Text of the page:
TORONTO – Transcranial near-infrared light is a promising treatment for depression, Dr. Andrew A. Nierenberg said at the annual meeting of the American Psychiatric Association. The therapy is noninvasive and cheap, and enhances the brain’s bioenergetic metabolism, potentially offering a treatment alternative to patients with refractory symptoms of depression.
“It’s too early for prime time,” said Dr. Nierenberg, a psychiatrist at Massachusetts General Hospital and Harvard Medical School, both in Boston. “You can buy these devices on Amazon, but I wouldn’t recommend it.”
Transcranial near-infrared (NIR) light passes through the skull and stimulates cytochrome c oxidase within the mitochondria, which increases energy production and is anti-inflammatory. “It turns out that transcranial near-infrared light is extremely neuroprotective,” reported Dr. Nierenberg, explaining that it has shown real promise in the treatment of traumatic brain injury and is being studied in mood disorders. “My chairman likes it for his joints,” he added.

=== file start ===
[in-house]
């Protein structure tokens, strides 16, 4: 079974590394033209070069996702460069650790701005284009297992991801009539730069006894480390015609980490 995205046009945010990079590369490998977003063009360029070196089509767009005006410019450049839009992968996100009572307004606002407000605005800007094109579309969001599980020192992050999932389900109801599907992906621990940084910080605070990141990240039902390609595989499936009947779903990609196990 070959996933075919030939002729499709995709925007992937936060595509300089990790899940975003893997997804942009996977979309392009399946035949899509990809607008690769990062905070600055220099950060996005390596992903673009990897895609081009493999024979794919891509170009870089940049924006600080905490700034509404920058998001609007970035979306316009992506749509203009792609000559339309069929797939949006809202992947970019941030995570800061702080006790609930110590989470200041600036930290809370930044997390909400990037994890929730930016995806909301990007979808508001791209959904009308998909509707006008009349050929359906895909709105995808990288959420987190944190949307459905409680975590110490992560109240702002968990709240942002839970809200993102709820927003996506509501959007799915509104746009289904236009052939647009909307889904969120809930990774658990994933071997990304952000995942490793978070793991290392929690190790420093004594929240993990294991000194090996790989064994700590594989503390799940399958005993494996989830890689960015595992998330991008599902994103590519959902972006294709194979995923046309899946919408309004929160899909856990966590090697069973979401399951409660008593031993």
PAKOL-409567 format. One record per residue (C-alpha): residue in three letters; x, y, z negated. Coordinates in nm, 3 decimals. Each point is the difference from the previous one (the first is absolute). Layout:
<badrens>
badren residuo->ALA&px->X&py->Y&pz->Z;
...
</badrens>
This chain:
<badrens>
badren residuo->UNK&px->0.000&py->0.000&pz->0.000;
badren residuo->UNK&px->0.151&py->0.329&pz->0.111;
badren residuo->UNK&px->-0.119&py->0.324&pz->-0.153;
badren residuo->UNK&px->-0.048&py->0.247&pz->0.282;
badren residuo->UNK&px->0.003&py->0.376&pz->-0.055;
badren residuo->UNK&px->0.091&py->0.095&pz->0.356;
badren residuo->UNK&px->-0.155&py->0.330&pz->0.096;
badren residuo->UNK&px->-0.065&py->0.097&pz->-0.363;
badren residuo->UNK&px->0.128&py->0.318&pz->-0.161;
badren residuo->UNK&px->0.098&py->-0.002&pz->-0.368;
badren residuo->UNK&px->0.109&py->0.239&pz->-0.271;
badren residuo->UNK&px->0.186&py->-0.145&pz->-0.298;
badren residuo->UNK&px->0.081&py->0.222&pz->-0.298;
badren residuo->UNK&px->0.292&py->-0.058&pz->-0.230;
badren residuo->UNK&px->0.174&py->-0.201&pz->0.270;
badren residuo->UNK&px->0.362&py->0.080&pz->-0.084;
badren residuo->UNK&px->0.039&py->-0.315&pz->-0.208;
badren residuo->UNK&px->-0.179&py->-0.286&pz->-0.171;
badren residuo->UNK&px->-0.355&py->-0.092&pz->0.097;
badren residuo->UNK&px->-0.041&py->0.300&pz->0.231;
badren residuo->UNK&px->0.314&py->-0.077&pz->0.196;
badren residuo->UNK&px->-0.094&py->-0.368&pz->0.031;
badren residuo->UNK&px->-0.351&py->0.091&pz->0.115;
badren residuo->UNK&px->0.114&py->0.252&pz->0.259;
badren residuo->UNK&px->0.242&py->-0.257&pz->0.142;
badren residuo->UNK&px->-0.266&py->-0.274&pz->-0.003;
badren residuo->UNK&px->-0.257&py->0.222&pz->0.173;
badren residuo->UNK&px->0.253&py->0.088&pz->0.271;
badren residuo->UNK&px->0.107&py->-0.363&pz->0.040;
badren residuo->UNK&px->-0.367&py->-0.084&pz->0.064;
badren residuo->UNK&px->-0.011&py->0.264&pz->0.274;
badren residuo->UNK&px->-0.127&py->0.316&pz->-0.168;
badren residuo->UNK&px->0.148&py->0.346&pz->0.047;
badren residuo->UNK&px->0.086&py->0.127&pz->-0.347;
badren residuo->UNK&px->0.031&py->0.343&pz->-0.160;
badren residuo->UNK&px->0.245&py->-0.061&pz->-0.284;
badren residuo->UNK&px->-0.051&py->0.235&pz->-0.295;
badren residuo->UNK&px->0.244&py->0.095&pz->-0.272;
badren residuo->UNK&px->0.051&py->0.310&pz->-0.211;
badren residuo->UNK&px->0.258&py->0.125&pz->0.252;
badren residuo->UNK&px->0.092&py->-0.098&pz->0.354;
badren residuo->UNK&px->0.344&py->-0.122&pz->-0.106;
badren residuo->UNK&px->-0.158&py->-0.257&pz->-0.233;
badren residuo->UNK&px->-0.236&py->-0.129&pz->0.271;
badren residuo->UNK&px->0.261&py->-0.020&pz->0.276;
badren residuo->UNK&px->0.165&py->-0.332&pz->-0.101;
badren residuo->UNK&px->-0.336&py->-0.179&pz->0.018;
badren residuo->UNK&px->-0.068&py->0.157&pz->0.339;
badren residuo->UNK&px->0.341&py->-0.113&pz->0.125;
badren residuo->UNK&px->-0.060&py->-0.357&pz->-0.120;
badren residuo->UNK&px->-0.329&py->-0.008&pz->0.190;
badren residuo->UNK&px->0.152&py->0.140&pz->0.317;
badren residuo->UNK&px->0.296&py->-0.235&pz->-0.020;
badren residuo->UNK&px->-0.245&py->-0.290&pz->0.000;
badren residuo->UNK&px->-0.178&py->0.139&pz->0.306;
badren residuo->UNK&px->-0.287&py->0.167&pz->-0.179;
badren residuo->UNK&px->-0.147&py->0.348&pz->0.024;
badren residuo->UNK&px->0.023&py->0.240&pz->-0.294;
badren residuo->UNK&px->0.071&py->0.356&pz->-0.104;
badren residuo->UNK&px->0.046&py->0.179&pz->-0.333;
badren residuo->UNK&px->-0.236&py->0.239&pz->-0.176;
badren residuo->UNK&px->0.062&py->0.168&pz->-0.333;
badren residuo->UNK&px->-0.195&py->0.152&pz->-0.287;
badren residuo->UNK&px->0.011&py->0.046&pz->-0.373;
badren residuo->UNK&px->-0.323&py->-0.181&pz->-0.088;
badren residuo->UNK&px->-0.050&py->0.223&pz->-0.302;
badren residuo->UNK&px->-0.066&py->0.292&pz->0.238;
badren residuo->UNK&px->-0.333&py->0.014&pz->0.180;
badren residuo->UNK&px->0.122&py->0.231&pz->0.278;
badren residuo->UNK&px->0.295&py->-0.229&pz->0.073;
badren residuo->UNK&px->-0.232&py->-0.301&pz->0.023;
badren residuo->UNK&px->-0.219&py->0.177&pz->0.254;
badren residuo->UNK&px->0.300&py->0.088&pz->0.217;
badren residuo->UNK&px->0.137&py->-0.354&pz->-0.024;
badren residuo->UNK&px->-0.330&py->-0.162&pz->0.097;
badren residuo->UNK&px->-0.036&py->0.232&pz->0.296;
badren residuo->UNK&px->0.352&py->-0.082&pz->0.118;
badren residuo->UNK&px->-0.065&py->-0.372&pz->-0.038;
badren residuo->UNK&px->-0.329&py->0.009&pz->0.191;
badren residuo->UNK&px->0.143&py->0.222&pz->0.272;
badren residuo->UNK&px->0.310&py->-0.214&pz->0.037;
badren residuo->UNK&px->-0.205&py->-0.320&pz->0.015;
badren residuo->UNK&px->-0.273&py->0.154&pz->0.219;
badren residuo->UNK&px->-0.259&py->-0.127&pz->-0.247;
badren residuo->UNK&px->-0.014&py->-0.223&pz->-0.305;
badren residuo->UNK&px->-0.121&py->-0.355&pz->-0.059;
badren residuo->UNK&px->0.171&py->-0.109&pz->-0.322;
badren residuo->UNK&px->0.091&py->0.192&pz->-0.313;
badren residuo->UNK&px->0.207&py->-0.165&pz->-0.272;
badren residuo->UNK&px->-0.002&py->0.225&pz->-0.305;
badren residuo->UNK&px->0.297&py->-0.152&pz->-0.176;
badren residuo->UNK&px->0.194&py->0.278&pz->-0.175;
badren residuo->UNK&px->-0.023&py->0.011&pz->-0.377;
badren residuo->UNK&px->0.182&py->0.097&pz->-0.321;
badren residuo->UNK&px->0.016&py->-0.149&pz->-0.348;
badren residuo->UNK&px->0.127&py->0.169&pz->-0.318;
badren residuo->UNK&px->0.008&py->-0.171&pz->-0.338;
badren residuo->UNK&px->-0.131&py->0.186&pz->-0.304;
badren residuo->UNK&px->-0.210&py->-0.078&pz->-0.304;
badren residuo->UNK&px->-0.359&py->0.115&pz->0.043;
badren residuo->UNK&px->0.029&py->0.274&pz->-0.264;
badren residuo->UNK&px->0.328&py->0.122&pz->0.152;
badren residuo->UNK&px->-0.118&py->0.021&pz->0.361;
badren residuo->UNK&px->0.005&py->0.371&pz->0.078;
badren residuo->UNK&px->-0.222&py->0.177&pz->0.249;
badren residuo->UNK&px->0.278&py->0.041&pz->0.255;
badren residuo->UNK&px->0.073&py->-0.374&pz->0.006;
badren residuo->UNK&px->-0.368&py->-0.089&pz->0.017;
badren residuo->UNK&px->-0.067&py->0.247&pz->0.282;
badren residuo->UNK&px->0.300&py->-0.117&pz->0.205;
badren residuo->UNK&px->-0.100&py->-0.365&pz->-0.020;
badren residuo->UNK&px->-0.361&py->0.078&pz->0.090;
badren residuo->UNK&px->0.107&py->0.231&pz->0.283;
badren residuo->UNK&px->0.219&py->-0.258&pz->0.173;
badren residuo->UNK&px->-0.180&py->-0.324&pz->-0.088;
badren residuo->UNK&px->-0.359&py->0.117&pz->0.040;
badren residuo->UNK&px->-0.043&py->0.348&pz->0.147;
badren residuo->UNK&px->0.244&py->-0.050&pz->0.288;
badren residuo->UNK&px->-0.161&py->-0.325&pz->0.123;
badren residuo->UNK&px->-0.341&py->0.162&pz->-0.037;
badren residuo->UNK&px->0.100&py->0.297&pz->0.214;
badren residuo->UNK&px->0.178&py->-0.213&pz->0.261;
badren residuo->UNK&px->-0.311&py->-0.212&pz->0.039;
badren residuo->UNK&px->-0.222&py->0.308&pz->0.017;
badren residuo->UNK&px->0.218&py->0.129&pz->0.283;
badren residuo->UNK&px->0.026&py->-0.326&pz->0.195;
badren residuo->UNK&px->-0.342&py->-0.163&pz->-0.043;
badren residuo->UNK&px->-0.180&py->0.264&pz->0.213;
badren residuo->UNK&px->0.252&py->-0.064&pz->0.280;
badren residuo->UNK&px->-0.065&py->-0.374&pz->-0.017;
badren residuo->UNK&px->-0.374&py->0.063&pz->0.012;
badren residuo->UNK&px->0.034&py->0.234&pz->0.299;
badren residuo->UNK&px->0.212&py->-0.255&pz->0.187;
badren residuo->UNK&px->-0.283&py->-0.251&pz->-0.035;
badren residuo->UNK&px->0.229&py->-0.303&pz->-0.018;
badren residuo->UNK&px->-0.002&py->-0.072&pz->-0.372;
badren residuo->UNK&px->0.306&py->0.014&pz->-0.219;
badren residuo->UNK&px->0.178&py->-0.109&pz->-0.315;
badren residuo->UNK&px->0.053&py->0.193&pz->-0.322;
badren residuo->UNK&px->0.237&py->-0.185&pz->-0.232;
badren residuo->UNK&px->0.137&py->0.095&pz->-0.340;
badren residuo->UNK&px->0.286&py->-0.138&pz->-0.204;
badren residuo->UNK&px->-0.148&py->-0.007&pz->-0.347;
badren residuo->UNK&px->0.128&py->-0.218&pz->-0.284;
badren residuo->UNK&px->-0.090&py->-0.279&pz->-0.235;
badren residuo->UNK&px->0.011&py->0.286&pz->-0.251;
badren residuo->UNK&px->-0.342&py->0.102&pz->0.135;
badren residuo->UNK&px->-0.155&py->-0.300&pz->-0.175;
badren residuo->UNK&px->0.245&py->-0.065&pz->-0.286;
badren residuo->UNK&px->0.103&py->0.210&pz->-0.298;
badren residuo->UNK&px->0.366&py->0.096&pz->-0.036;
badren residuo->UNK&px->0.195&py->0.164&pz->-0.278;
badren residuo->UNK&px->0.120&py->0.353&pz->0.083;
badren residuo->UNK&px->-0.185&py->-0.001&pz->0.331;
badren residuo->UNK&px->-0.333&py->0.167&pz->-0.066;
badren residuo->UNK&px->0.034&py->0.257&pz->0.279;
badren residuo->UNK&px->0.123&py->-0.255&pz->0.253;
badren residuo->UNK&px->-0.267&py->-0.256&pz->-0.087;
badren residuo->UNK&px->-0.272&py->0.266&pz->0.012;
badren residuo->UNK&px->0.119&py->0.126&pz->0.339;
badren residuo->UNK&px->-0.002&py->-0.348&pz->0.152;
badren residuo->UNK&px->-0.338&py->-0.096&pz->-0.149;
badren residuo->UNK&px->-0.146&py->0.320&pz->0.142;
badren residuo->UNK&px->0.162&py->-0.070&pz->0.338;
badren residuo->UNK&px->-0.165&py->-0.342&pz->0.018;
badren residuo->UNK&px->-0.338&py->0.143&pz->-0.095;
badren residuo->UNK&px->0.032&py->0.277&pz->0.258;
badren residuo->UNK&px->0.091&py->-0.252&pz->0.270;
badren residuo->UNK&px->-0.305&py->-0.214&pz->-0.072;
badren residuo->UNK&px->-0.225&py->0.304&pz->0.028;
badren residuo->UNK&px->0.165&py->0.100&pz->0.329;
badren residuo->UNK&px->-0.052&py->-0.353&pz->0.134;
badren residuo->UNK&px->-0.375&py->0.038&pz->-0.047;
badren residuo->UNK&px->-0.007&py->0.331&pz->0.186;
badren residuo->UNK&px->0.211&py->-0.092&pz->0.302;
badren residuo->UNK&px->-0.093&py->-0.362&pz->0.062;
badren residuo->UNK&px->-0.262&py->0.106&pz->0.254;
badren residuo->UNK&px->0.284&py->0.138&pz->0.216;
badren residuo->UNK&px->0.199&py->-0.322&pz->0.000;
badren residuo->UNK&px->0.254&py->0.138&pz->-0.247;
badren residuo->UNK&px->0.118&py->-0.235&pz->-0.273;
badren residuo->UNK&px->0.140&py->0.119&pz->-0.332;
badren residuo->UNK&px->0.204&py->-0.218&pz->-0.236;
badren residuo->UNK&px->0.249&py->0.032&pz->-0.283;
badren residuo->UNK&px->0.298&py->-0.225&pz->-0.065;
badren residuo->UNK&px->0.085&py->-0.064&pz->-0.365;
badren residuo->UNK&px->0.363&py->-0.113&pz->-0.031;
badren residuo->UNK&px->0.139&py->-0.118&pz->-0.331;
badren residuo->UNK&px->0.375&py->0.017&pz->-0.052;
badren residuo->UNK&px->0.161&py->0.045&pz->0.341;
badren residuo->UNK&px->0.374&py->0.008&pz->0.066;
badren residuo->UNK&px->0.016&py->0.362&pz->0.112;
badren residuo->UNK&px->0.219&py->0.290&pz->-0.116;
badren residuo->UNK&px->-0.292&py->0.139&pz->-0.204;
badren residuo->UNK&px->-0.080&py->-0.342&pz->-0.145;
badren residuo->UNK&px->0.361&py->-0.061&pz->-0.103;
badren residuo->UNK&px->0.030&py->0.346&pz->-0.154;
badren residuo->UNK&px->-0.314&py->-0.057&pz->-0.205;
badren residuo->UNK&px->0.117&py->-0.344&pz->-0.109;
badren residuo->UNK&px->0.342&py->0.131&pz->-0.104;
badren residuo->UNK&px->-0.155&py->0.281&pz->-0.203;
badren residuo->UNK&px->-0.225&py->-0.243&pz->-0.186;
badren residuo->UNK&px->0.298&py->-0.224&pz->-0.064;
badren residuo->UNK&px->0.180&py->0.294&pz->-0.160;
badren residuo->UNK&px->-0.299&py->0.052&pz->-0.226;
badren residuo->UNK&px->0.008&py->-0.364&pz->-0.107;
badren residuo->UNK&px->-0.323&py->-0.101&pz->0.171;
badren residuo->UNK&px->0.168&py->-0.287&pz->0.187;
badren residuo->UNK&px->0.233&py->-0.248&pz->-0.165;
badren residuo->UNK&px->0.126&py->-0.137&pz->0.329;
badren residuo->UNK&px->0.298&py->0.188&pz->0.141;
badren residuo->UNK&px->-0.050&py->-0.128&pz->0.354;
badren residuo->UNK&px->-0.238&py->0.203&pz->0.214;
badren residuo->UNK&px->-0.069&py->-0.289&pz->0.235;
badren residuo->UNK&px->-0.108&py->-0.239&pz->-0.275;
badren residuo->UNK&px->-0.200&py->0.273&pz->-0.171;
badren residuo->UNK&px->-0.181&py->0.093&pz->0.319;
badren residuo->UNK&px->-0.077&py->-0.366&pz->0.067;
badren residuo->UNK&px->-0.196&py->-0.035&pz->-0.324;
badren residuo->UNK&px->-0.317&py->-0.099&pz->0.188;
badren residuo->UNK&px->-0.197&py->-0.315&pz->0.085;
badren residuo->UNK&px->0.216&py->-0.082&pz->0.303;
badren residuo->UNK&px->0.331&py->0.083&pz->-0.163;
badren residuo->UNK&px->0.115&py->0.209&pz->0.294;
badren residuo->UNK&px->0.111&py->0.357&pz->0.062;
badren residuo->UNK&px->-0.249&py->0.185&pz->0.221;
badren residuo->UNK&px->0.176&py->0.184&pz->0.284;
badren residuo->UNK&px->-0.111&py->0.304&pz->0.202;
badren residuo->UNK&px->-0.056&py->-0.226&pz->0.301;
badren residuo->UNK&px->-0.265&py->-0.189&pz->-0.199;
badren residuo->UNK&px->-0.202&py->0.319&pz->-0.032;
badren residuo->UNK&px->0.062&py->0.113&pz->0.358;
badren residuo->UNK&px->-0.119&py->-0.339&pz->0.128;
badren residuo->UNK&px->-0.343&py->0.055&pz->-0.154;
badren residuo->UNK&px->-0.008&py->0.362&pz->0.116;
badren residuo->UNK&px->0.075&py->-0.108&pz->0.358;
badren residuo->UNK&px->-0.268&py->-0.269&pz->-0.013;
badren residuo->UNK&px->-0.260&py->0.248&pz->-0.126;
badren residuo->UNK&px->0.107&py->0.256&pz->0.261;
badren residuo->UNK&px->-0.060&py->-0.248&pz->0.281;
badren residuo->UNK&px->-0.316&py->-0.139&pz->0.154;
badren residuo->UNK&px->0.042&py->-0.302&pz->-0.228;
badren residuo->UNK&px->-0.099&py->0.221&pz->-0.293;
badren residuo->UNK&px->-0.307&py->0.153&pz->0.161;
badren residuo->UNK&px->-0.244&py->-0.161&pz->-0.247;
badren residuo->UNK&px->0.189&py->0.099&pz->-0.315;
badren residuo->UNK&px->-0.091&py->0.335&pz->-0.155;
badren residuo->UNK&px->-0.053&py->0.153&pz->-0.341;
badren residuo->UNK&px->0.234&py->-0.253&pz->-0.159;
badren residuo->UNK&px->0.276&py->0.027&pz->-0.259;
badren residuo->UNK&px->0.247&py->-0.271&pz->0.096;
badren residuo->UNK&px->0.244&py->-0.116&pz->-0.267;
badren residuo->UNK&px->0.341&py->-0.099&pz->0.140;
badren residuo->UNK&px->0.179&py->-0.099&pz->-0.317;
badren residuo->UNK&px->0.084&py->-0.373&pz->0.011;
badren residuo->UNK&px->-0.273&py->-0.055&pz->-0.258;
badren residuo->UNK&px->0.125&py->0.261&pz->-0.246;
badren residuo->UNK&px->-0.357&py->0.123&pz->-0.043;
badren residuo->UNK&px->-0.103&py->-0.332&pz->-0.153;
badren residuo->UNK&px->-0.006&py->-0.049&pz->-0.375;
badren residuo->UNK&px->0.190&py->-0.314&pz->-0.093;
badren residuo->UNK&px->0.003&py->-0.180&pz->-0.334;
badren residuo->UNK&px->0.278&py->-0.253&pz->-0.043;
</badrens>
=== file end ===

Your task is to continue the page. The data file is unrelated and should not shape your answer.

A pilot study of the therapy in 10 patients with major depression, including 9 with anxiety, showed a good response at 2 weeks after a single treatment (Brain Funct. 2009;5:46). Patients experienced highly significant reductions in both Hamilton Depression Rating Scale and Hamilton Anxiety Rating Scale scores following treatment, with the greatest reductions occurring at 2 weeks. However, a fair amount of regression was seen at 4 weeks post treatment. “One question is whether you can do repeated exposures,” Dr. Nierenberg said.The sham-controlled, randomized ELATED trial (Transcranial Laser Therapy for Major Depressive Disorder) is ongoing and plans to include 30 patients with structured clinical interview for DSM (SCID) diagnosis of major depressive disorder. Findings could be released as early as this summer.
“We’ll see what happens with this over time, but I think it’s a wonderful example of a technology that may actually help people over time,” Dr. Nierenberg said. He added that near infrared therapy isn’t related to sunlight exposure, since there isn’t enough of the near infrared spectrum in regular sunlight to have an effect.
Dr. Nierenberg reported working with several pharmaceutical companies in drug development.